What is IFRS 17 and why should insurers sit up, take notice and act now?
27 April 2017
- IFRS 17 can impact insurers as much as, if not more than, Solvency II
- Profit recognition for both life and general insurers set to change under the new standard
- Don’t leave it too late to start your impact assessment – now is the time!
- Register for our live webcast on Wednesday 31 May at 11:00am (UCT+1) here
IFRS 17 will come into effect in just under four years’ time. Those who are familiar with IFRS 17 will recognise the significance of this statement; but there are many who remain unaware of what it is and how it will impact the global insurance industry. This blog highlights some of the fundamental questions as well as the benefits and challenges that IFRS 17 will bring.
Let’s begin with the basics. IFRS 17 is a new accounting reporting standard for insurance contracts which will supersede the current reporting standard; IFRS 4. It is the biggest change to accounting standards for insurance companies in the last two decades combined. The purpose of introducing a new standard is to align insurance company reporting frameworks across the globe and increase their consistency, comparability and transparency. IFRS 17 is due to be formally announced in late May 2017, and will become effective on the 1st January 2021.
This standard will have an international impact. 125 jurisdictions globally use IFRS – every single insurance company that reports under IFRS will have to adopt the framework. That is a significant potential disruption to existing reporting of results for an industry only just recovering from implementing Solvency II and other regulatory capital regimes. The question is how best to comply, and how to realise the value possible from the changes to business practices that will be required to comply.
Life insurance companies are likely to experience the most significant changes to current accounting practices, but general insurers will also see changes. Speed of reporting, quality of data and system changes are likely to be the main operational challenges and cost drivers. Four years may seem like a long time, but adequately preparing for the new complexity of IFRS 17 will be a challenge. Areas from actuarial models, systems, taxation, financial reporting to balance sheets and income statements, and potentially even executive remuneration, will be affected by IFRS 17, so insurance companies should not underestimate the work required.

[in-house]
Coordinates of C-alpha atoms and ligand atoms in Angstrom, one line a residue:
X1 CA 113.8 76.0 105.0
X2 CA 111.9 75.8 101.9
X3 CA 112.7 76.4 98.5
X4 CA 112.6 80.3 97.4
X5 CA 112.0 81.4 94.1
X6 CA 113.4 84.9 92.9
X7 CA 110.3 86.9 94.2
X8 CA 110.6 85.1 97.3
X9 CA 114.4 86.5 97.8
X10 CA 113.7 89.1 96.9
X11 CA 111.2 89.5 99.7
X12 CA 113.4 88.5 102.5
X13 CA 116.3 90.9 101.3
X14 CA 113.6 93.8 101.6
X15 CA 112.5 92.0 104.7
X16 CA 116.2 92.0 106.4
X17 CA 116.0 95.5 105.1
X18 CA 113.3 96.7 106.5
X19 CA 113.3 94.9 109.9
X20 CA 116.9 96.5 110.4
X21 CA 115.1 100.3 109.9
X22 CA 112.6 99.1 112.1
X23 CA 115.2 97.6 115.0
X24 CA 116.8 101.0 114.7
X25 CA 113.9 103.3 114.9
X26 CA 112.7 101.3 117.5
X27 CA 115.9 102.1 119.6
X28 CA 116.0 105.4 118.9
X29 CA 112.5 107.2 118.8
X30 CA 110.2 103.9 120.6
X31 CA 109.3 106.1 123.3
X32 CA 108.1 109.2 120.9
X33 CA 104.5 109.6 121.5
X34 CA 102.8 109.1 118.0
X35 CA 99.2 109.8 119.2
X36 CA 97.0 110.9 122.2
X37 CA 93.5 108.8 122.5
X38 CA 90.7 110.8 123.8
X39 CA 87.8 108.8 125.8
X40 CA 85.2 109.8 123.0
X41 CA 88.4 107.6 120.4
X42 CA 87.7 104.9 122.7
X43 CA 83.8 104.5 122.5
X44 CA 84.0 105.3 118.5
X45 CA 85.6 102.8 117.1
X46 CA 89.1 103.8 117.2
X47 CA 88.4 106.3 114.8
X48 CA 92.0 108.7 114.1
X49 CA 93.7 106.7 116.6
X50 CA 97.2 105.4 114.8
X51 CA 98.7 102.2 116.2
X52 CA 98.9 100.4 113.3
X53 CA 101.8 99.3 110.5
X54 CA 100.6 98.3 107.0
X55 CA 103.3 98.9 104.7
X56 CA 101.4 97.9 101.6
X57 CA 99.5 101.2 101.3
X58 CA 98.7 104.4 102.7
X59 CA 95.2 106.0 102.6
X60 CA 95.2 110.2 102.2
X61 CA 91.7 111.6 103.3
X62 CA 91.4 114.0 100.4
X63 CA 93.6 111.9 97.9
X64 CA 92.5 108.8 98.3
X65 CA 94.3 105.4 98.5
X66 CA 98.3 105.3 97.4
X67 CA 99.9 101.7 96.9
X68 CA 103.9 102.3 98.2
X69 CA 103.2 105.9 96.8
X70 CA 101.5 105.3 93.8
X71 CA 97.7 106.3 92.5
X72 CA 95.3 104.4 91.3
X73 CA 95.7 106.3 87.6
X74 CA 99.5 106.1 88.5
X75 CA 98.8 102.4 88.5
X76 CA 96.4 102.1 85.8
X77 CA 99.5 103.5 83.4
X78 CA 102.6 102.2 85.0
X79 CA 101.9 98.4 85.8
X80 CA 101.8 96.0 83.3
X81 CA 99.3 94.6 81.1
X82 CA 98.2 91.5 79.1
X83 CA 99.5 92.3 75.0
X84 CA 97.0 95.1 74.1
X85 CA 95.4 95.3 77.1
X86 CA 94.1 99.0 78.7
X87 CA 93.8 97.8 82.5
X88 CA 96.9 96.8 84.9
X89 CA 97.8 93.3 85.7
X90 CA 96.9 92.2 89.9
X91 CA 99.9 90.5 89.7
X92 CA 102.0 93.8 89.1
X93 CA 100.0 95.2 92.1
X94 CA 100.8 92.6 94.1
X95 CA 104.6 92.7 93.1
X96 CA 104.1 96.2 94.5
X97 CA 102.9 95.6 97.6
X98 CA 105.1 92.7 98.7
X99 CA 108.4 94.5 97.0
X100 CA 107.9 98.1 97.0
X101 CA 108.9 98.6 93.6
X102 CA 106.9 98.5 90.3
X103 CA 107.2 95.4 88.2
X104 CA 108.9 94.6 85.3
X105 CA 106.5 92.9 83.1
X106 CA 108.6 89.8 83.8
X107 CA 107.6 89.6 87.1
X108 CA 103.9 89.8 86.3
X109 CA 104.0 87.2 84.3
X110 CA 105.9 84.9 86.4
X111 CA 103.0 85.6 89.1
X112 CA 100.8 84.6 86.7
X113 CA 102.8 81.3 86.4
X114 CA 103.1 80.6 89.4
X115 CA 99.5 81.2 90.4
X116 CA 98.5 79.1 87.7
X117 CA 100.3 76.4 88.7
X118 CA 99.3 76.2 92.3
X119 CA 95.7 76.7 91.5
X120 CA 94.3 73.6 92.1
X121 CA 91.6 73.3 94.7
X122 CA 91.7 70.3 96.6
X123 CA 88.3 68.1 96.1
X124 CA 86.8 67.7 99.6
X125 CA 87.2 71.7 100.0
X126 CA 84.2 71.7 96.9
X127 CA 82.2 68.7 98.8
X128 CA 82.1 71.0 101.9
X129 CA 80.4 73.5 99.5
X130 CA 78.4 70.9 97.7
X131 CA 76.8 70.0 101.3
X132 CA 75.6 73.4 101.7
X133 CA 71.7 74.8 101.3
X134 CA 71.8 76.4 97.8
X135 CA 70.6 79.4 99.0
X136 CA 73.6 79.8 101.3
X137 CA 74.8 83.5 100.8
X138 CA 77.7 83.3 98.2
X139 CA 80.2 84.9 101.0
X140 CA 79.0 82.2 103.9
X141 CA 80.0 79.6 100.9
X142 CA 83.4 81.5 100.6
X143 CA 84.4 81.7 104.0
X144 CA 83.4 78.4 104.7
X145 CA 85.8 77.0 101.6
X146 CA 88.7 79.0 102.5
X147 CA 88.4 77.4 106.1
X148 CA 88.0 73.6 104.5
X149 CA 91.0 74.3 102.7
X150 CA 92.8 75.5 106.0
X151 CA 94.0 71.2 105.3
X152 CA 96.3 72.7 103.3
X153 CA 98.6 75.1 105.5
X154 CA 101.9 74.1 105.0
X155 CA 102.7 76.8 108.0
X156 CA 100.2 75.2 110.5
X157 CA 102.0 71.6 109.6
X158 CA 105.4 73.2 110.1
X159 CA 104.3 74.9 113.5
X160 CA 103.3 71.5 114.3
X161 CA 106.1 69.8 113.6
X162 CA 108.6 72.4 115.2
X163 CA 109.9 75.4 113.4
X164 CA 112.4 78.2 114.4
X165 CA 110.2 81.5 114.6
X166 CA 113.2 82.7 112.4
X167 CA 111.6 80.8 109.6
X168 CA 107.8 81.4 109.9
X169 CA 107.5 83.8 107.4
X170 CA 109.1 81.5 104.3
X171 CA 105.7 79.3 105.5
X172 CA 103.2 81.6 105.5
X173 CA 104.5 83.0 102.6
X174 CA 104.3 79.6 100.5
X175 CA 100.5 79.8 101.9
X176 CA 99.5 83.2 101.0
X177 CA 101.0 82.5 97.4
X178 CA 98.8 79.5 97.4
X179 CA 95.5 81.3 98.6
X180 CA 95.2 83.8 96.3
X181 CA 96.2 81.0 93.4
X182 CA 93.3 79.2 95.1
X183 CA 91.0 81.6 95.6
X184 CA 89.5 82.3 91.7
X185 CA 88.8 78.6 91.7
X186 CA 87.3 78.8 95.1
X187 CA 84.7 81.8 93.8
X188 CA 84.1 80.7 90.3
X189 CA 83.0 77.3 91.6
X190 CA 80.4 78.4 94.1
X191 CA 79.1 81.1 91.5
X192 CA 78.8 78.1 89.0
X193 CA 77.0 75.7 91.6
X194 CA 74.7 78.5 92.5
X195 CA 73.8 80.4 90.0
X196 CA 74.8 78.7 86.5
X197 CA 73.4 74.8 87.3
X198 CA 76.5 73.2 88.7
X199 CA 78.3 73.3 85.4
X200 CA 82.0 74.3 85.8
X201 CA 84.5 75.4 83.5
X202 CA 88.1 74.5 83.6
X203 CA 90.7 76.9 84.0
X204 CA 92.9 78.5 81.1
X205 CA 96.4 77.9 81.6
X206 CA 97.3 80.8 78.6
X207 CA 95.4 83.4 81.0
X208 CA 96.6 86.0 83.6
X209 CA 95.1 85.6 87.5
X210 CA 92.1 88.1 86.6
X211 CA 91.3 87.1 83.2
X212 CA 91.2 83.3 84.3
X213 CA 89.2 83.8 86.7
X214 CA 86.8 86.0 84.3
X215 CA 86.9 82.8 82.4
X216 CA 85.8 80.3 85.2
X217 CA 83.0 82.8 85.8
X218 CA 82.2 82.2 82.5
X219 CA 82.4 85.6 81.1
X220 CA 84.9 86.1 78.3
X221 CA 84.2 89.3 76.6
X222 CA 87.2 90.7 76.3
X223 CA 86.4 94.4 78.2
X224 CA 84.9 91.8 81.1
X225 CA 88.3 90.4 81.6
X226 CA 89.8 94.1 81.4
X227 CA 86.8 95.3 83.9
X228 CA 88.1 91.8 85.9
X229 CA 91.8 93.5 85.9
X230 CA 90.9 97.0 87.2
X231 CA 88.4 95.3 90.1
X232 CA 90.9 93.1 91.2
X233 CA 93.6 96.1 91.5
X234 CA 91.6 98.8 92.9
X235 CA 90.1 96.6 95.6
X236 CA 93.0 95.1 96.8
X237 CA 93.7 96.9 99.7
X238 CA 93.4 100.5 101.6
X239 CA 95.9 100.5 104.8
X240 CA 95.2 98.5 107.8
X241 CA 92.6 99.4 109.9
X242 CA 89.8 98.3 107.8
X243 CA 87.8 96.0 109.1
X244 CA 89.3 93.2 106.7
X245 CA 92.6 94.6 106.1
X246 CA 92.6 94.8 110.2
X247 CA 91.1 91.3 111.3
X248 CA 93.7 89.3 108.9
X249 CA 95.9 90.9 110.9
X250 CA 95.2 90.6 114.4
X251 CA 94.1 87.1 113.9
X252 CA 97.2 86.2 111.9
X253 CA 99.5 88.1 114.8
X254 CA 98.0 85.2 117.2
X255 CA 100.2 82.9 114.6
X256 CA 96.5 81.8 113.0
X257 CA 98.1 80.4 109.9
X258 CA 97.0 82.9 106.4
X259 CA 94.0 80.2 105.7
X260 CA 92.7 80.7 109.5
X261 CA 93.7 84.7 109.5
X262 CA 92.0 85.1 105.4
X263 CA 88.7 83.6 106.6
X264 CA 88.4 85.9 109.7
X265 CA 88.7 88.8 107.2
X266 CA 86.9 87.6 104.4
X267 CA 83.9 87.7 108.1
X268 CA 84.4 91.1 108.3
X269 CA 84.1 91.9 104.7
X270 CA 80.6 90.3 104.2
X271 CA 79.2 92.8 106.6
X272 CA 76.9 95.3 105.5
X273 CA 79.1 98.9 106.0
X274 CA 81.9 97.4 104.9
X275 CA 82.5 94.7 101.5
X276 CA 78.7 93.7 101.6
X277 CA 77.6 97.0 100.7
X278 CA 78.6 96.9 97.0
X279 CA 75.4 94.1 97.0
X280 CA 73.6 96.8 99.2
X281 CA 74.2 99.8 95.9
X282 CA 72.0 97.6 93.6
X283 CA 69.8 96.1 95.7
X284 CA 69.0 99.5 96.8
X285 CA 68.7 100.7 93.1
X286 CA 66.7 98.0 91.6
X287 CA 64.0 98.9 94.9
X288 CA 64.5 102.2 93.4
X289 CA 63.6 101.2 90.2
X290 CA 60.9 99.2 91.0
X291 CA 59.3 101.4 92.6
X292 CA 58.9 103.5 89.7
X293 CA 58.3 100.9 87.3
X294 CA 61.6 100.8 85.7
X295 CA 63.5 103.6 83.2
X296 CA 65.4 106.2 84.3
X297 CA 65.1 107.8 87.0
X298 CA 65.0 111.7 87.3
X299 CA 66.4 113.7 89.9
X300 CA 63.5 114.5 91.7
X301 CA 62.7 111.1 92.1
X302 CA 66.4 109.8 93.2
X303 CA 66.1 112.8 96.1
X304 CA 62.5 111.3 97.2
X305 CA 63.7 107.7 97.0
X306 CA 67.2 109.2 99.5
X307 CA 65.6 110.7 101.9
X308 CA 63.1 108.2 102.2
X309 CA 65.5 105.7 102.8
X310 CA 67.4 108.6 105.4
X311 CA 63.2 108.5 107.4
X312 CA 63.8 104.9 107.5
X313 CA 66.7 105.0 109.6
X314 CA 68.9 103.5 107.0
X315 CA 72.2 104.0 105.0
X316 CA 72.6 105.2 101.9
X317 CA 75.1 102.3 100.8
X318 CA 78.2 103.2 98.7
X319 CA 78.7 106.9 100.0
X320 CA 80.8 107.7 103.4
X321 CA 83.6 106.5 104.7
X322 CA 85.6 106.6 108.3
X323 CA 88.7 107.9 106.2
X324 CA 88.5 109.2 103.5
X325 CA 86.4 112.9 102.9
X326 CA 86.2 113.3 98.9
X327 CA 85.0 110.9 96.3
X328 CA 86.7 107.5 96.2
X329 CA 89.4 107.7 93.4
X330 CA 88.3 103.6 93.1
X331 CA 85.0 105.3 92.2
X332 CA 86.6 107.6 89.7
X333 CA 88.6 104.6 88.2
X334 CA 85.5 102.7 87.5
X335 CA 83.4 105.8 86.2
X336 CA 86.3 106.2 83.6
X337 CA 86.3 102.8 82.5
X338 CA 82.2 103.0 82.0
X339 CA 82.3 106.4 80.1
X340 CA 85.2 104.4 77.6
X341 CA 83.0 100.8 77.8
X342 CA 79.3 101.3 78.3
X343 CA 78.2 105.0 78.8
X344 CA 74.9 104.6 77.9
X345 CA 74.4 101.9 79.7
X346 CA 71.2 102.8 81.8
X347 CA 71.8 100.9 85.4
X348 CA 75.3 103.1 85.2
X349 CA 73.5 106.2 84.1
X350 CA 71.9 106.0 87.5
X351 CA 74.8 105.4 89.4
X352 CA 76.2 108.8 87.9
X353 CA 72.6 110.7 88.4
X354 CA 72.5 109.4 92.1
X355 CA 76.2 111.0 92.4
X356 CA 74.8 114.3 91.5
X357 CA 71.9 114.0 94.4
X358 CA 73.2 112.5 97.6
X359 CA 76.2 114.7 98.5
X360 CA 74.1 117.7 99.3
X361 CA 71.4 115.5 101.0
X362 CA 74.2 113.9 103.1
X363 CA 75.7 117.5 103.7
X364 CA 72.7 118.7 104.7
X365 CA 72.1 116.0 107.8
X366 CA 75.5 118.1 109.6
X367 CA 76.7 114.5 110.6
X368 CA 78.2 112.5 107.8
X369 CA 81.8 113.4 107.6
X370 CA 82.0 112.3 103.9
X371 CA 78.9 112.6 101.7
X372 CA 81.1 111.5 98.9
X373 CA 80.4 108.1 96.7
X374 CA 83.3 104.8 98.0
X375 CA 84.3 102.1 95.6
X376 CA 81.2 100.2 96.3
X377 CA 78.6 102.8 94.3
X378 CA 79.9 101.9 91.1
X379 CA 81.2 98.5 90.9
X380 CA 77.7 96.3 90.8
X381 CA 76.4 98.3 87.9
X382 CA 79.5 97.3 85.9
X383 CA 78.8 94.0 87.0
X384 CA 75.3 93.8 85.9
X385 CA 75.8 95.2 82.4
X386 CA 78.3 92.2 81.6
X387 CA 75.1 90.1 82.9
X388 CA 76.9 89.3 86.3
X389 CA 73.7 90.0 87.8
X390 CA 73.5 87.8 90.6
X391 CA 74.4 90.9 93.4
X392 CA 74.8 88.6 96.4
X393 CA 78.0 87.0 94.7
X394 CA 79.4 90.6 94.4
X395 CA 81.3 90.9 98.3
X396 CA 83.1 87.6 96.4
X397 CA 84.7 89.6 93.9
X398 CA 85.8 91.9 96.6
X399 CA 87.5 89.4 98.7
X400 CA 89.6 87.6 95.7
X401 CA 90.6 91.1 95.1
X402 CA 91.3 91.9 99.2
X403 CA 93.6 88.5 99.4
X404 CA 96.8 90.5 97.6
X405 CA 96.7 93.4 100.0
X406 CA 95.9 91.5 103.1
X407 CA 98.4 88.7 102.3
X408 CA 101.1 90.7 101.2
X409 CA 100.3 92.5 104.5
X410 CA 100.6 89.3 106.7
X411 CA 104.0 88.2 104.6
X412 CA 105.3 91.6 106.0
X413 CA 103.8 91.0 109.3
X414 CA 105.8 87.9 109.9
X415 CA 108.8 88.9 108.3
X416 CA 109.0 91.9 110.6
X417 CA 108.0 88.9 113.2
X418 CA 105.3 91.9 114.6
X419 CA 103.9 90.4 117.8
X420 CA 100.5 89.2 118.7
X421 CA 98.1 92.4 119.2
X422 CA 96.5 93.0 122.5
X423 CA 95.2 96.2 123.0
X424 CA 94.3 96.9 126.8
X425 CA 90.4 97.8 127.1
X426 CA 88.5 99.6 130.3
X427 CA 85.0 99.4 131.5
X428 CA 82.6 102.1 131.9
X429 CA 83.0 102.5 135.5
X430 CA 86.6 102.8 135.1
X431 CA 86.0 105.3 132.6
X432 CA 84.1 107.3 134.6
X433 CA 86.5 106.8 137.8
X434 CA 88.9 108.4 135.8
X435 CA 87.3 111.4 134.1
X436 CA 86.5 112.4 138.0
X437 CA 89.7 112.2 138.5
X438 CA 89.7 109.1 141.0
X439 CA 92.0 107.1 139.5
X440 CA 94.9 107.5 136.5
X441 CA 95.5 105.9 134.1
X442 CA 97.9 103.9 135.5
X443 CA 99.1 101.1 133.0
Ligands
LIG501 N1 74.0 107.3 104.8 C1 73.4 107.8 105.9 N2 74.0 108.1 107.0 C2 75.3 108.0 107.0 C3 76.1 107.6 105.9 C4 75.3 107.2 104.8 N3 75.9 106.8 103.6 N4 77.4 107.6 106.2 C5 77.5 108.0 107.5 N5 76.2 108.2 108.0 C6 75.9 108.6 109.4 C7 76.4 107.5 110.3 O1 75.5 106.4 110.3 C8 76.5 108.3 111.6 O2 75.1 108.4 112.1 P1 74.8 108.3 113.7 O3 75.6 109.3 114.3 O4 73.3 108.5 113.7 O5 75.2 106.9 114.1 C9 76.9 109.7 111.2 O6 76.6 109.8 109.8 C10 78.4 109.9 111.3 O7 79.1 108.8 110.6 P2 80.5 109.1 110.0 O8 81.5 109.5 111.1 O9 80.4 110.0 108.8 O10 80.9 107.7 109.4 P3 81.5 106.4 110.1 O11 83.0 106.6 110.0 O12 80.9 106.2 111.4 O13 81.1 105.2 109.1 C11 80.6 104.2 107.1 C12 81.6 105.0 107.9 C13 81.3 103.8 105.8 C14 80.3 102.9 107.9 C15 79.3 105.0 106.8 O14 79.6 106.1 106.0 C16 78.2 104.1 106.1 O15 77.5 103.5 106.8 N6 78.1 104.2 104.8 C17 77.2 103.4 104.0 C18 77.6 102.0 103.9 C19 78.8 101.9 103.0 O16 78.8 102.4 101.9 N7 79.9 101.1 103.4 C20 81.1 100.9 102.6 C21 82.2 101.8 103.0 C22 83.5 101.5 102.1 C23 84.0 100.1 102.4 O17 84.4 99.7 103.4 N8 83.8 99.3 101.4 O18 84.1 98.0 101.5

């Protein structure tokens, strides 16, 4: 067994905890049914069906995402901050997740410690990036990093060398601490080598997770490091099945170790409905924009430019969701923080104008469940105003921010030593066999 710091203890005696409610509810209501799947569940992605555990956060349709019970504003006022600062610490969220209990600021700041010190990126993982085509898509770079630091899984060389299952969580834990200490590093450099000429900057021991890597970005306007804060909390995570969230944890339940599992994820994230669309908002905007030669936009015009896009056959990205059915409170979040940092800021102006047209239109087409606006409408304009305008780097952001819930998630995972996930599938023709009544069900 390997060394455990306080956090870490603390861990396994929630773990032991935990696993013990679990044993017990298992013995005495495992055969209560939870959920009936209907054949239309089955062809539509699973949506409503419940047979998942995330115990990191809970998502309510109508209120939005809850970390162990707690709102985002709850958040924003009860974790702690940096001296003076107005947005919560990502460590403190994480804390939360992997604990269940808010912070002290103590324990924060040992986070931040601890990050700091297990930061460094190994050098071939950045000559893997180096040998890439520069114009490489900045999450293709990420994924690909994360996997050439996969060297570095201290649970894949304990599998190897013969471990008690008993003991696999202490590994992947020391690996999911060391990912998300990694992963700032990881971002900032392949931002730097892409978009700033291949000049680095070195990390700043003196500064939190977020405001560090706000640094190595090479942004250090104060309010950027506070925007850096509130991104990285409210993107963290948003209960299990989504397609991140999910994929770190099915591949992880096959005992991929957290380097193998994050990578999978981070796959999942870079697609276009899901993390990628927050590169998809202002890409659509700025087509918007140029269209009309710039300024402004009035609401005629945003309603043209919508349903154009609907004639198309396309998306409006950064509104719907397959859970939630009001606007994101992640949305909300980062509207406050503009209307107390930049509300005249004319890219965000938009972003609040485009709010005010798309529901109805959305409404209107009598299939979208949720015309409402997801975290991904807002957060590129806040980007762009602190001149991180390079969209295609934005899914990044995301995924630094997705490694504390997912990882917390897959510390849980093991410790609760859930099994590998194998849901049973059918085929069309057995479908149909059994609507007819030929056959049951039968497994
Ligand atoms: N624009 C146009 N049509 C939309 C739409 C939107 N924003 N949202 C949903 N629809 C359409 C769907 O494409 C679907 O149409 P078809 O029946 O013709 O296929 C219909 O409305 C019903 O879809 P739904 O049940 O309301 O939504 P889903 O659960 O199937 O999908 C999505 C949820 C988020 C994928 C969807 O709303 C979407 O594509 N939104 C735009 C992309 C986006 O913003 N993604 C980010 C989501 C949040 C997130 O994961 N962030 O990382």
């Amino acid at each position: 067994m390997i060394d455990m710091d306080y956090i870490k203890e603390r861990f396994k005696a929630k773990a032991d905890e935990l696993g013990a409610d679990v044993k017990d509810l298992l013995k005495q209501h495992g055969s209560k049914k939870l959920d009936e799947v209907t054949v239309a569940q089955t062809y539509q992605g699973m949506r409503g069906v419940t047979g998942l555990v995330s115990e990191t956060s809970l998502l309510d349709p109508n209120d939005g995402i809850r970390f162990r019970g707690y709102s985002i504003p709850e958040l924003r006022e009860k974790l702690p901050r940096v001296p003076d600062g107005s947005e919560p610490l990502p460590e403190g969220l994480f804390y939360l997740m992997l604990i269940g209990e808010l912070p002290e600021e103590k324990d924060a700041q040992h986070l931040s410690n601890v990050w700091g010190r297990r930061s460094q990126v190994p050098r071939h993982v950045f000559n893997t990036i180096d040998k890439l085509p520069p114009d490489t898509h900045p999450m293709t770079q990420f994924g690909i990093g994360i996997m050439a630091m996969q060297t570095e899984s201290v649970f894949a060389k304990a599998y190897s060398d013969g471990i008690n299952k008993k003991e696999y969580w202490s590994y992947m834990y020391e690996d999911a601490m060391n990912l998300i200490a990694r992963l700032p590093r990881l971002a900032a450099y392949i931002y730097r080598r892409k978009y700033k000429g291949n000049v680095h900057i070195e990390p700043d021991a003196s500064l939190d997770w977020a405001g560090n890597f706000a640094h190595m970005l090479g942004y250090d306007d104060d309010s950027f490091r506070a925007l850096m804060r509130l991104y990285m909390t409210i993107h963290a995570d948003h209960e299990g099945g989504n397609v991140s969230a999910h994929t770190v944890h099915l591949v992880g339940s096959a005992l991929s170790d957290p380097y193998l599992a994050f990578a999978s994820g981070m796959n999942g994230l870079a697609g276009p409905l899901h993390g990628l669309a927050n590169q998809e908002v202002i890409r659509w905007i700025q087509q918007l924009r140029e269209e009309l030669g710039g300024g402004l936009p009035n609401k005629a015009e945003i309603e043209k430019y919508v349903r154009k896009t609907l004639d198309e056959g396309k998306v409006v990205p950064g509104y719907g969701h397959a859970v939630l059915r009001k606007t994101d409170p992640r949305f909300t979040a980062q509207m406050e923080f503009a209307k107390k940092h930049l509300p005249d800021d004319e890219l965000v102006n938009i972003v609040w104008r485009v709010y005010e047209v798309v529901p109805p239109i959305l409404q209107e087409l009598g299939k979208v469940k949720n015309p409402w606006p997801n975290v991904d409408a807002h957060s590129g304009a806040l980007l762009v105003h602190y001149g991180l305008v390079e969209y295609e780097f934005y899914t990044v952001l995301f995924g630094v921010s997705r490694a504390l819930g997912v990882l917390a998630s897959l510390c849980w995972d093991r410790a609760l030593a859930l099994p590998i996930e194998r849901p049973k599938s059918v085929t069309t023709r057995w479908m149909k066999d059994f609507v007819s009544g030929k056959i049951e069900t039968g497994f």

Get started earlier rather than later
I’m already seeing a number of companies carrying out impact assessments based upon the draft standard. These have focussed on the numbers reported, and on operational requirements, in an attempt to gauge the cost and resources required and to start thinking about how to create real value from adoption. Companies are also using the opportunity to educate their staff both in finance but also in the wider business given the implications for product. Early investment and a structured planning approach to IFRS 17 is essential if insurance companies wish to take advantage of the development opportunities it presents; or at the very least, avoid duplicating the recent spend on Solvency II in order to comply.
To summarise, only when we stop to appreciate the immense impact IFRS 17 will have on the insurance industry can we fully understand the importance of education and preparation over the next four years. Companies who grab hold of the issue early will have access to the best resources in the market, and will be best placed to shape their company’s journey and performance story in the new world.
Get more detail via webcast
If you missed our live webcast on Wednesday 31 May 2017, you can still watch it on demand here. In the meantime, if you’d like to discuss any of the issues I’ve raised here do feel free to get in touch.